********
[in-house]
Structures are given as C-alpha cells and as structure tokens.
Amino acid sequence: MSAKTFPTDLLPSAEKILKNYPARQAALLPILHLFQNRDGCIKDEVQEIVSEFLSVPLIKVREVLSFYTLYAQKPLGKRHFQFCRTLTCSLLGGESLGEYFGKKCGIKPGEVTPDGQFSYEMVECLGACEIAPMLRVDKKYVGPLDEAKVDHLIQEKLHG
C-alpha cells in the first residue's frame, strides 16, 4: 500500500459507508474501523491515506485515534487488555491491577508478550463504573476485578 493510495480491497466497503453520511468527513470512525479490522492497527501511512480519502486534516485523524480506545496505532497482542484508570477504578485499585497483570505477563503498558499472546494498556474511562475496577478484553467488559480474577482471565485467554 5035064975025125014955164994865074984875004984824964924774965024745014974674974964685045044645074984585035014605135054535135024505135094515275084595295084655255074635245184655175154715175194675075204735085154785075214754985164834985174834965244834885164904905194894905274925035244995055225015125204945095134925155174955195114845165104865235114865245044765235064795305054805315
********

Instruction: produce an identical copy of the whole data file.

[in-house]
Structures are given as C-alpha cells and as structure tokens.
Amino acid sequence: MSAKTFPTDLLPSAEKILKNYPARQAALLPILHLFQNRDGCIKDEVQEIVSEFLSVPLIKVREVLSFYTLYAQKPLGKRHFQFCRTLTCSLLGGESLGEYFGKKCGIKPGEVTPDGQFSYEMVECLGACEIAPMLRVDKKYVGPLDEAKVDHLIQEKLHG
C-alpha cells in the first residue's frame, strides 16, 4: 500500500459507508474501523491515506485515534487488555491491577508478550463504573476485578 493510495480491497466497503453520511468527513470512525479490522492497527501511512480519502486534516485523524480506545496505532497482542484508570477504578485499585497483570505477563503498558499472546494498556474511562475496577478484553467488559480474577482471565485467554 5035064975025125014955164994865074984875004984824964924774965024745014974674974964685045044645074984585035014605135054535135024505135094515275084595295084655255074635245184655175154715175194675075204735085154785075214754985164834985174834965244834885164904905194894905274925035244995055225015125204945095134925155174955195114845165104865235114865245044765235064795305054805315